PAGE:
Living with disability can be a sometimes feel like a lonely road, and at times, a difficult and challenging journey. A journey made easier by finding others like you, who understand your situation and who share similar experiences that can help you to learn and grow, and from whom you find support in knowing that you are not alone.
Imagine then, that in a world with a population of 7,874,965,825* people, you live with a rare disease that affects approximately one in two million people. To get this in perspective, imagine if a large football stadium holds 100,000 fans, one would need to fill nearly 20 football stadiums to find one person who has the disease our latest Platform Storyteller lives with!
Fibrodysplasia Ossificans Progressiva (FOP) is one of the rarest, most disabling genetic conditions known to medicine, causing bone to form in muscles (and other soft tissue) leading to ongoing and permanent restriction of movement. It is a progressive disease and there is no cure.
There are 21 people living with FOP in Australia and New Zealand, and I am so happy that Brooke Scott has found her “tribe”. She is also working hard to support others with FOP, create awareness and fund international research.
Brooke joined us on the Platform.
Tell us about yourself
My name is Brooke Scott, I’m 40 and live with my husband and our cat Penny, in Adelaide, South Australia.
What has been your journey of disability?
I was diagnosed with a rare genetic disease called Fibrodysplasia Ossificans Progressiva or FOP for short, in 2009. Prior to this I led a normal childhood. I participated in sports such as netball and horse riding, and as a teenager, tried ice skating and ice hockey. All these activities would be highly discouraged for a person living with FOP and I am lucky that these activities did not cause significant issues during my childhood.
It wasn’t until my early 20’s when I started to notice that things were a little different; my noticeable walk, which included fast small steps with my head down, and my stiff neck were signs that things were different but since they didn’t cause any major issues, we let them be. In 2009, after seeing numerous doctors and specialists, all of which couldn’t agree with what my diagnosis was, I had a major flare up in my neck. FOP can present itself as lumps on the body and they are often misdiagnosed as cancer.
The lump was biopsied in five different places and around the same time, I had a CT scan on my neck, abdomen and pelvis. It was during the analysis of the CT scan that the radiologist suggested that I could have FOP. However, that would be rare given my age and my normal toes, the majority of people with FOP have malformed big toes but those with variant FOP many have normal toes, or even missing toes. After this, I had genetic testing, with the doctor also saying it was highly unlikely to be FOP, as he had seen a patient previously with the condition. The results came back and confirmed that indeed, I did have FOP, but a variant form that had only been reported in one other patient at the time.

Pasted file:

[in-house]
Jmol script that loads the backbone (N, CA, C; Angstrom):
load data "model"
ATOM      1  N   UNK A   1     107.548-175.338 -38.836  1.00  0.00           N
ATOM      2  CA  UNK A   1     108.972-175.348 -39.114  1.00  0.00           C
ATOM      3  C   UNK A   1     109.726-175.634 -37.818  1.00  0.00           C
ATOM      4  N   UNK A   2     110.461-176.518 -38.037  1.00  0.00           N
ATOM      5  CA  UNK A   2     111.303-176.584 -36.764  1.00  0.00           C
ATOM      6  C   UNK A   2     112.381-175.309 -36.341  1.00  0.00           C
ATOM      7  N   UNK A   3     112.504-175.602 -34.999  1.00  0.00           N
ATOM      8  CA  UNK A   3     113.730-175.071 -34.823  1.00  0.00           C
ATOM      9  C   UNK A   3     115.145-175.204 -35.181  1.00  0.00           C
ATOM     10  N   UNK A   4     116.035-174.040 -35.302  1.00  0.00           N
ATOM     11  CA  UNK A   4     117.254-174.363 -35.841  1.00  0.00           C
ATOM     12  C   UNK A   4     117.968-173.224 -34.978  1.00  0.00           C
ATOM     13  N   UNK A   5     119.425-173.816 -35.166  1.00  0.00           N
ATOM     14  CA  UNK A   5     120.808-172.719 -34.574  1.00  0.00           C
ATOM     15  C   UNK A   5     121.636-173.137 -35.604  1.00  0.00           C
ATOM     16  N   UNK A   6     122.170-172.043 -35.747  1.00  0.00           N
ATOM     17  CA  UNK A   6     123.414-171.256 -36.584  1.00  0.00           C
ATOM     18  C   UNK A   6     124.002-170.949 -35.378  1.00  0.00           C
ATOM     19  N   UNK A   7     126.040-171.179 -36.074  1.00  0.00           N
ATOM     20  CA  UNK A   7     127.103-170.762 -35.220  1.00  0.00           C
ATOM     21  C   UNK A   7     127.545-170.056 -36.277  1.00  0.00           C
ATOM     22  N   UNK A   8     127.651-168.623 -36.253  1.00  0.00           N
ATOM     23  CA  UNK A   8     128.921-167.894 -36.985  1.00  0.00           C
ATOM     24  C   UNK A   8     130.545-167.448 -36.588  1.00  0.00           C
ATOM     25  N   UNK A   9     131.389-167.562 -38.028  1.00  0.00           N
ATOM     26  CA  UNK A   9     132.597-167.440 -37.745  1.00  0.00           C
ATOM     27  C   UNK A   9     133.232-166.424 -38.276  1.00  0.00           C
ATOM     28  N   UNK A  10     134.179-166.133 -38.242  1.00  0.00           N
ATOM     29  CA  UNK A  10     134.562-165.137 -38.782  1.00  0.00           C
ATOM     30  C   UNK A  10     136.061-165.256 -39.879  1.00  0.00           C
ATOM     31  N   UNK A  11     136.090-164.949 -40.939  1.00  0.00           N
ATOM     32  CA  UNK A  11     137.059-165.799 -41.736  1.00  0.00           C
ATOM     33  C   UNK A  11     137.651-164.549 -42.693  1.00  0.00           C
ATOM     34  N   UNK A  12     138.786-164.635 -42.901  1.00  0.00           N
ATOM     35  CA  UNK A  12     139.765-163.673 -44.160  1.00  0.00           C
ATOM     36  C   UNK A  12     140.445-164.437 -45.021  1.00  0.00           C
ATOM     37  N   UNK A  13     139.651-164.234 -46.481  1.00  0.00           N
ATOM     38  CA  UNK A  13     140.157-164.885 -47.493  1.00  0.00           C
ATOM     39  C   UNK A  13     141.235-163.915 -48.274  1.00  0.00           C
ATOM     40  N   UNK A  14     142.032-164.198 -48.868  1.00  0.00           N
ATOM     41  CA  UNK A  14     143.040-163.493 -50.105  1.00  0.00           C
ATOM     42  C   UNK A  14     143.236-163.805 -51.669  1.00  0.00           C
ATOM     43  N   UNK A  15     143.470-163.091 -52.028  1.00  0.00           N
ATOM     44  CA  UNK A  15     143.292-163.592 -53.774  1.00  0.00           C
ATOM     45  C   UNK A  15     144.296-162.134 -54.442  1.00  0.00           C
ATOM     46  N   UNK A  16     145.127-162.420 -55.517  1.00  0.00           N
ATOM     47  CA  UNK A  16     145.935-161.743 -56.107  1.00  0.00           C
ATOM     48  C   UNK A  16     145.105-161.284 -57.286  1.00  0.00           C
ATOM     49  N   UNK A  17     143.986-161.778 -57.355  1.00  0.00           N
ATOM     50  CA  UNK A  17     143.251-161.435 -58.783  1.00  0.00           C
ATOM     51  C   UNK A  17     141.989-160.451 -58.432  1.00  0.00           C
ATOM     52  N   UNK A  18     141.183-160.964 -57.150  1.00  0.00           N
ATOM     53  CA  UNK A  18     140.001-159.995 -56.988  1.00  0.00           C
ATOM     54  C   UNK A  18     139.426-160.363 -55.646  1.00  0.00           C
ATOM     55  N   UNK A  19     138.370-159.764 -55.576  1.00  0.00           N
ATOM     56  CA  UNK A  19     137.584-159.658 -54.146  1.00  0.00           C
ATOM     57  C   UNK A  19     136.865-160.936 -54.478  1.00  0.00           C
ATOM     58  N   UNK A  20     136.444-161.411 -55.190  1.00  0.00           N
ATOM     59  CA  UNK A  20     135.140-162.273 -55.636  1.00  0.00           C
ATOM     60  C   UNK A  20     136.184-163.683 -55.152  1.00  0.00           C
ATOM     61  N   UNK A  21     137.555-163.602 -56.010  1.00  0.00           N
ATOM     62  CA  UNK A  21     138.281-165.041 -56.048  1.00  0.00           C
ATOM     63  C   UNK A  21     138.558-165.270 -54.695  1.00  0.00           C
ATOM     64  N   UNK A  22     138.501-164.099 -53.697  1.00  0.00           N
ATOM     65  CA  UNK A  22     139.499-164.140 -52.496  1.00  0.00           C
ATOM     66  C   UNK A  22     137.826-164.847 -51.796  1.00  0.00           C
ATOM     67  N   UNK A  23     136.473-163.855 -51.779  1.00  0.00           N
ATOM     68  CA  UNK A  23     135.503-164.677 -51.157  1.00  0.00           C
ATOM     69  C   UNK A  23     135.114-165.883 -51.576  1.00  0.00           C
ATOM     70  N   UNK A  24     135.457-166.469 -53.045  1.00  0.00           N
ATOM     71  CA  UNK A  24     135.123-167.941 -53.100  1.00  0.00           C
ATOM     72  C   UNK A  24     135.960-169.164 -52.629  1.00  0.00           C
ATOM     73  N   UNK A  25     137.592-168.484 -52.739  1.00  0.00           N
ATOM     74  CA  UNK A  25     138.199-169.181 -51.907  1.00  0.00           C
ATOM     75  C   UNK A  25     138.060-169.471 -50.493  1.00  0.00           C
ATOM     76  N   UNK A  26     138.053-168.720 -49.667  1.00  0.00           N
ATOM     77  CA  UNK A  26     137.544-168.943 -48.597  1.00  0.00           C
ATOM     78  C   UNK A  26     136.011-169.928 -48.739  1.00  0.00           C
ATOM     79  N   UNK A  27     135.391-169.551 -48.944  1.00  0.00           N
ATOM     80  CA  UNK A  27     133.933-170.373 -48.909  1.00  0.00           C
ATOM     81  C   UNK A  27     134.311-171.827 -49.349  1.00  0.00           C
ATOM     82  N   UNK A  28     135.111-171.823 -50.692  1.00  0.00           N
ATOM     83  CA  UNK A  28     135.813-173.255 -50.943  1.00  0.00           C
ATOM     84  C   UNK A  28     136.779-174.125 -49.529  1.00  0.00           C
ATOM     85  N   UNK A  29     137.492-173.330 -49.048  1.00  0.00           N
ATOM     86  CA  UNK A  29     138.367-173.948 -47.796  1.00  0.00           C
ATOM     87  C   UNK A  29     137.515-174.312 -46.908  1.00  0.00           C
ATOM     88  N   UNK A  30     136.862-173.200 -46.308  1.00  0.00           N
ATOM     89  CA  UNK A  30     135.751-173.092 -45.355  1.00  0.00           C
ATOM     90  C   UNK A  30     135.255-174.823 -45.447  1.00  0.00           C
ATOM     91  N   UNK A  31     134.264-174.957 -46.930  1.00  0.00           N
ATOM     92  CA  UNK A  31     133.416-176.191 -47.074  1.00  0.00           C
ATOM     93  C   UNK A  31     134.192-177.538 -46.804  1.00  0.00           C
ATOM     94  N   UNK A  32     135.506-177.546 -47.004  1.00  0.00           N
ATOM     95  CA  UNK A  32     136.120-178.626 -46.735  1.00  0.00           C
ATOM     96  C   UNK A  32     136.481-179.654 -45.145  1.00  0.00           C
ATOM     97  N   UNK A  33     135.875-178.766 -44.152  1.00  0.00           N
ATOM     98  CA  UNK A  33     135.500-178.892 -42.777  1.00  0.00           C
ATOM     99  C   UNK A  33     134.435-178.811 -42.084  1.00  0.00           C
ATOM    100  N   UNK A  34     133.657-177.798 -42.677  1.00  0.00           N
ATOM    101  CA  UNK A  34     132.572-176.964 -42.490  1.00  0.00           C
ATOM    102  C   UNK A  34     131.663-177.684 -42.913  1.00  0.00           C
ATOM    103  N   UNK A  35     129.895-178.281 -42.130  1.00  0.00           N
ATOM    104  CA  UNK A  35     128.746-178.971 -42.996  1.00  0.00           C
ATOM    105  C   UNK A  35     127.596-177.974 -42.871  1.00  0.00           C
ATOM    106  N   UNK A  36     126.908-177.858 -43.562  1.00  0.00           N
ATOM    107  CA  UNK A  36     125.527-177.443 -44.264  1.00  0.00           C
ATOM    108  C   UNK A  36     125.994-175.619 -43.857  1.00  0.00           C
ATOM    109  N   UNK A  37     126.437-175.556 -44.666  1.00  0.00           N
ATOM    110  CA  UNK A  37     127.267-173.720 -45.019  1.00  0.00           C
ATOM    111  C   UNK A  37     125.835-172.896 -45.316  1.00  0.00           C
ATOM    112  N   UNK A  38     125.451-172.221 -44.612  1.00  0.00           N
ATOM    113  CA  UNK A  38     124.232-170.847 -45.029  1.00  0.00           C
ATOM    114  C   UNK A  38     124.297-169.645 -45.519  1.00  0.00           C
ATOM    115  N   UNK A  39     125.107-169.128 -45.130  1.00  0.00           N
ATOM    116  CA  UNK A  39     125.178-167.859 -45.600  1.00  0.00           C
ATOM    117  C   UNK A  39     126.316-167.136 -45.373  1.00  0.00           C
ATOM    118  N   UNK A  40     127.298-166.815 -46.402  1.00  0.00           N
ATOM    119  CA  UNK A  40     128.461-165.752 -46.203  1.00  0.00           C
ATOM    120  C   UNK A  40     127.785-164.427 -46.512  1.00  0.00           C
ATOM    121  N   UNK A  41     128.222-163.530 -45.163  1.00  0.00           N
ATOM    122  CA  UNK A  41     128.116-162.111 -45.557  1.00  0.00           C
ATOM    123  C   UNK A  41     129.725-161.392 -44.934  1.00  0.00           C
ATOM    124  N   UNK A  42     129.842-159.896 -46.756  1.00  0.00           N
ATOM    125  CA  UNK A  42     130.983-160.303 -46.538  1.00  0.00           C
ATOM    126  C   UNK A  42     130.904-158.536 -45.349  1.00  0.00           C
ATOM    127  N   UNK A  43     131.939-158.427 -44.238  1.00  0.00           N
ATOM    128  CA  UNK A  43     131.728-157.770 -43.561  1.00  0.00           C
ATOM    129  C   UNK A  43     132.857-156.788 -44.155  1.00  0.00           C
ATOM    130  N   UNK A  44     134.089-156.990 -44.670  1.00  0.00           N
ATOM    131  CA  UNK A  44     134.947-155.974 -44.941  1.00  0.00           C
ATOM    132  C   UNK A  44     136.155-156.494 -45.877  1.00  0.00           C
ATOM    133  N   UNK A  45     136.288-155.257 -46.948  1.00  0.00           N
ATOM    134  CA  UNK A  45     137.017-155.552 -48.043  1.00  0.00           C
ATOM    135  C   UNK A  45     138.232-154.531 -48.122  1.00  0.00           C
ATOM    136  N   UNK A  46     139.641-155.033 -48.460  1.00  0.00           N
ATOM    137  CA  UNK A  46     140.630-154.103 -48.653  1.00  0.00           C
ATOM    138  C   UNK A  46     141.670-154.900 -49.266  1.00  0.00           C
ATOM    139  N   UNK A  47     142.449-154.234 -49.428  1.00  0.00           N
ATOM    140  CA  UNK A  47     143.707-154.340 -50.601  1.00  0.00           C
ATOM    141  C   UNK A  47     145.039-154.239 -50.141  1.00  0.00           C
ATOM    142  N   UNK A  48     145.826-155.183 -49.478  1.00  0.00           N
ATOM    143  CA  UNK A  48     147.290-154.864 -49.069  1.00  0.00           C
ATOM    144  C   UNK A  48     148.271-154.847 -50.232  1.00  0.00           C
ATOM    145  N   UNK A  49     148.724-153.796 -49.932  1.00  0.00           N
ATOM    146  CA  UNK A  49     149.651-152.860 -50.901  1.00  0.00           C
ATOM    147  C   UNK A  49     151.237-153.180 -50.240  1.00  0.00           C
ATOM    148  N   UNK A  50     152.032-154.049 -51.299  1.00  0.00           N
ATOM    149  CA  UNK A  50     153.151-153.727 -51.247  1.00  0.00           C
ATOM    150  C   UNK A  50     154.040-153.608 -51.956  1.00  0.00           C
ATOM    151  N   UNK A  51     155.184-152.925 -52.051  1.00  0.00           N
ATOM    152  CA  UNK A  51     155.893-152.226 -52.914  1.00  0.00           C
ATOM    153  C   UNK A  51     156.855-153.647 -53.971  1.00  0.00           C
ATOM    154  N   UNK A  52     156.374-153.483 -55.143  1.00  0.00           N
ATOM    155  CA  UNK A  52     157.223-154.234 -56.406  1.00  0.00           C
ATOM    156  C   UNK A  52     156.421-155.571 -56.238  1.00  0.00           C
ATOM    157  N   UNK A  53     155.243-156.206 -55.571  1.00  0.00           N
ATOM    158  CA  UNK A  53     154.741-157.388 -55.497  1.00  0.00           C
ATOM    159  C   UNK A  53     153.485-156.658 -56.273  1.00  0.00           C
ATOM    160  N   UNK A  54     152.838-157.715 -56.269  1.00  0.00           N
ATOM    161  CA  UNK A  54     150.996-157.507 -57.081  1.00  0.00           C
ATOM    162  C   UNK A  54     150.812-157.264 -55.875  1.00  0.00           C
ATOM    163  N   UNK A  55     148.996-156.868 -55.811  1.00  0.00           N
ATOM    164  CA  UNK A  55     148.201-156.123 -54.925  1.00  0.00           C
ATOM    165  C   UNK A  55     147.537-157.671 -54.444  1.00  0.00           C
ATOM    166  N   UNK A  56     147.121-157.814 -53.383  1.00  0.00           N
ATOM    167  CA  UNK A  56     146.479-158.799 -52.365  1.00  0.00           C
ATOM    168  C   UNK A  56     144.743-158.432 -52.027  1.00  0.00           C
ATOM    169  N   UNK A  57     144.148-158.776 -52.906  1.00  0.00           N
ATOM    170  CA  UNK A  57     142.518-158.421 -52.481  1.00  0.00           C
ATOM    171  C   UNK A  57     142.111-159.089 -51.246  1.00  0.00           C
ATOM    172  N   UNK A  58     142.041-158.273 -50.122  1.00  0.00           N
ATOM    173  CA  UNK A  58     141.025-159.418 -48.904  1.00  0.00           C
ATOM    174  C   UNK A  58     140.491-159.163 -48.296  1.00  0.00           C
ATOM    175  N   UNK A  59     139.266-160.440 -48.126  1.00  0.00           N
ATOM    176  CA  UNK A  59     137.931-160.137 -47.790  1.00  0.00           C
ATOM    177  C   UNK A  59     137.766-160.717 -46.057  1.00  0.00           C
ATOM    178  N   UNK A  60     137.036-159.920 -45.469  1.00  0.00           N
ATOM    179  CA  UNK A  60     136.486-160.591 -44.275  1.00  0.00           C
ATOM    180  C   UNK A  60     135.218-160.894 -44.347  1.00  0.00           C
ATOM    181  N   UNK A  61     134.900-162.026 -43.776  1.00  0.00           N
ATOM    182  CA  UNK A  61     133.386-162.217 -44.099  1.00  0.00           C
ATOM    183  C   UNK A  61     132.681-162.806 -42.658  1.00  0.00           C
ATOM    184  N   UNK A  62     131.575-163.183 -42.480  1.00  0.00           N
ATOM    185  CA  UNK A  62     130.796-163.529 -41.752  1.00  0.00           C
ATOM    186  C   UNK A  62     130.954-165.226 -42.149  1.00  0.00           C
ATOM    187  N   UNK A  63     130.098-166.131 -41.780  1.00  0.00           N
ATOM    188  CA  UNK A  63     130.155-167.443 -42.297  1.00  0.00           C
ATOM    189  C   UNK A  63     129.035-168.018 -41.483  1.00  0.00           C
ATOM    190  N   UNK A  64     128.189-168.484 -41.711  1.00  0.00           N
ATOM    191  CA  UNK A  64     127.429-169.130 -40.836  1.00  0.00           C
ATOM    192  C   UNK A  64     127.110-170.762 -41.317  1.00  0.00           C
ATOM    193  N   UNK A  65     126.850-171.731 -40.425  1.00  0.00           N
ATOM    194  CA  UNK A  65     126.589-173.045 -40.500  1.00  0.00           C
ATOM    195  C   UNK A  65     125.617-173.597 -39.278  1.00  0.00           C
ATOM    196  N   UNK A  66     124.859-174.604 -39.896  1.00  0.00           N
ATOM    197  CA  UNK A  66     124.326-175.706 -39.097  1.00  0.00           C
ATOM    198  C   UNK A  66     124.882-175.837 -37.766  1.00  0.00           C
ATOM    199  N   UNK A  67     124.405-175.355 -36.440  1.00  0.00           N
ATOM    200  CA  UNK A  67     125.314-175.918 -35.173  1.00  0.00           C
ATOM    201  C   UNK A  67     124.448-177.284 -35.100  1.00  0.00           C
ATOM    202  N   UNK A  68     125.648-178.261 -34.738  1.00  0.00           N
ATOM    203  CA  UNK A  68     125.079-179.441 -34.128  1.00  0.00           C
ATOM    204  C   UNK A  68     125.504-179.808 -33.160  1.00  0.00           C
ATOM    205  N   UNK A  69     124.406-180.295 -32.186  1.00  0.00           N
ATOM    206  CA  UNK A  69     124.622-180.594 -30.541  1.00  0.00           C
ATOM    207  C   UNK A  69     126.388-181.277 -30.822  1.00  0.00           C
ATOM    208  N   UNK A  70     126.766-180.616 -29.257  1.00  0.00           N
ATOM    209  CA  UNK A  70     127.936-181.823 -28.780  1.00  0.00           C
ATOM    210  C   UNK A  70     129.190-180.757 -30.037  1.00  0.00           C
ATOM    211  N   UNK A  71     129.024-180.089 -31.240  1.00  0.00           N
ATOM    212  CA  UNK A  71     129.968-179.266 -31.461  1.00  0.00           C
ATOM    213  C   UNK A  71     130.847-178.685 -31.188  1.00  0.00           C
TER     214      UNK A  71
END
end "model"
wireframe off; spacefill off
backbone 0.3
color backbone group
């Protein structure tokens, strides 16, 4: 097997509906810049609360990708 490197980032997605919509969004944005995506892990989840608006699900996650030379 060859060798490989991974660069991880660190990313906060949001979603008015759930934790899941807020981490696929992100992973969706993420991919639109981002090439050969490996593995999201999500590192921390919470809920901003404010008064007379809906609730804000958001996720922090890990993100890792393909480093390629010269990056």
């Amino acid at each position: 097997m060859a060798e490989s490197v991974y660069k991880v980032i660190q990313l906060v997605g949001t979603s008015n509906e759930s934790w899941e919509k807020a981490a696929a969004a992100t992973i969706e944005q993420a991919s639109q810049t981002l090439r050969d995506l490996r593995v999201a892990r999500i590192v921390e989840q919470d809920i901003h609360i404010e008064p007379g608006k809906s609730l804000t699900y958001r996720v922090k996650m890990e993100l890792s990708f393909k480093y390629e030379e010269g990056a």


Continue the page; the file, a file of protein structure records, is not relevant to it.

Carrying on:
“I don’t want anyone to feel like they don’t have someone they can reach out to”
What do you do with yourself?
I currently work for a utilities company as a project controller in the Maintenance department four days per week. Outside of this I am the chair of FOP Australia which is the national support organisation for people and their families with FOP in Australia and New Zealand. We currently support 21 people with FOP.
How did you come to doing what you do?
I studied business at University after working in Administration in my first job for 7 years. Making the jump from full time employment to full time study as a mature age student was daunting but worth it in the end. I have been in my current job for just over 9 years now, and I’m currently working from home due to Covid.
Has FOP impacted your career?
For the most part, my disability hasn’t impacted on my career. My FOP has progressed considerably in the last 5 years, which is when I decided to work 4 days per week in order to give my body and mind a break. In 2020 I had a major jaw flare which has impacted on my ability to talk for long periods of time. My work has been flexible and supportive of my need to work from home. People with FOP should avoid injections into the muscle and should use only sub-cutaneous injections. The current Covid-19 vaccines have not been tested as sub-cutaneous so at this point, I am unable to get the vaccine even though I would be classed as high risk.